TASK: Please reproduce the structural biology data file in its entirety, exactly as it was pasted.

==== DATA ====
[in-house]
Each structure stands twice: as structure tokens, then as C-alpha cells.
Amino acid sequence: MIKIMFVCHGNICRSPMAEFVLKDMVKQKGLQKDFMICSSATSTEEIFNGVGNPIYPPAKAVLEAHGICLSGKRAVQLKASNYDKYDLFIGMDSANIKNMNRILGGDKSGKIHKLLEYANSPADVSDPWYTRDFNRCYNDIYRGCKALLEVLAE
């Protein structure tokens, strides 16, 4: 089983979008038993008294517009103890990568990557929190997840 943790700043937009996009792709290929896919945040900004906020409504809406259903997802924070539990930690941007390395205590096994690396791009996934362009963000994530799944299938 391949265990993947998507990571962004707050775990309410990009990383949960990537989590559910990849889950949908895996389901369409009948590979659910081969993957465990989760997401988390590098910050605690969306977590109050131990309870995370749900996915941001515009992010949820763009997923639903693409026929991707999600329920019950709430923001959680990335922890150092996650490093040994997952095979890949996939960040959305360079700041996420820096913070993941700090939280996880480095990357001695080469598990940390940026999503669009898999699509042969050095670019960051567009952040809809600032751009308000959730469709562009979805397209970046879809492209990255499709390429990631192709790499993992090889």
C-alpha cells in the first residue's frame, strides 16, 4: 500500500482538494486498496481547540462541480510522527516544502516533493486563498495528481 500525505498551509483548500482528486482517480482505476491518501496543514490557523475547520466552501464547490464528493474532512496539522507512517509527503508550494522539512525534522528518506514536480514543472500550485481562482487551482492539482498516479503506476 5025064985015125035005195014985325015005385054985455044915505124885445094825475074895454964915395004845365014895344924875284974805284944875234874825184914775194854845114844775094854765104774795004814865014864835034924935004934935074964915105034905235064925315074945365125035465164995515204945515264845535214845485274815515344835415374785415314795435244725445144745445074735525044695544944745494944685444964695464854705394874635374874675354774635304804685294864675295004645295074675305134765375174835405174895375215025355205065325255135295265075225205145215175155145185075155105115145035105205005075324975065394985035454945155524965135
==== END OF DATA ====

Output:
[in-house]
Each structure stands twice: as structure tokens, then as C-alpha cells.
Amino acid sequence: MIKIMFVCHGNICRSPMAEFVLKDMVKQKGLQKDFMICSSATSTEEIFNGVGNPIYPPAKAVLEAHGICLSGKRAVQLKASNYDKYDLFIGMDSANIKNMNRILGGDKSGKIHKLLEYANSPADVSDPWYTRDFNRCYNDIYRGCKALLEVLAE
């Protein structure tokens, strides 16, 4: 089983979008038993008294517009103890990568990557929190997840 943790700043937009996009792709290929896919945040900004906020409504809406259903997802924070539990930690941007390395205590096994690396791009996934362009963000994530799944299938 391949265990993947998507990571962004707050775990309410990009990383949960990537989590559910990849889950949908895996389901369409009948590979659910081969993957465990989760997401988390590098910050605690969306977590109050131990309870995370749900996915941001515009992010949820763009997923639903693409026929991707999600329920019950709430923001959680990335922890150092996650490093040994997952095979890949996939960040959305360079700041996420820096913070993941700090939280996880480095990357001695080469598990940390940026999503669009898999699509042969050095670019960051567009952040809809600032751009308000959730469709562009979805397209970046879809492209990255499709390429990631192709790499993992090889």
C-alpha cells in the first residue's frame, strides 16, 4: 500500500482538494486498496481547540462541480510522527516544502516533493486563498495528481 500525505498551509483548500482528486482517480482505476491518501496543514490557523475547520466552501464547490464528493474532512496539522507512517509527503508550494522539512525534522528518506514536480514543472500550485481562482487551482492539482498516479503506476 5025064985015125035005195014985325015005385054985455044915505124885445094825475074895454964915395004845365014895344924875284974805284944875234874825184914775194854845114844775094854765104774795004814865014864835034924935004934935074964915105034905235064925315074945365125035465164995515204945515264845535214845485274815515344835415374785415314795435244725445144745445074735525044695544944745494944685444964695464854705394874635374874675354774635304804685294864675295004645295074675305134765375174835405174895375215025355205065325255135295265075225205145215175155145185075155105115145035105205005075324975065394985035454945155524965135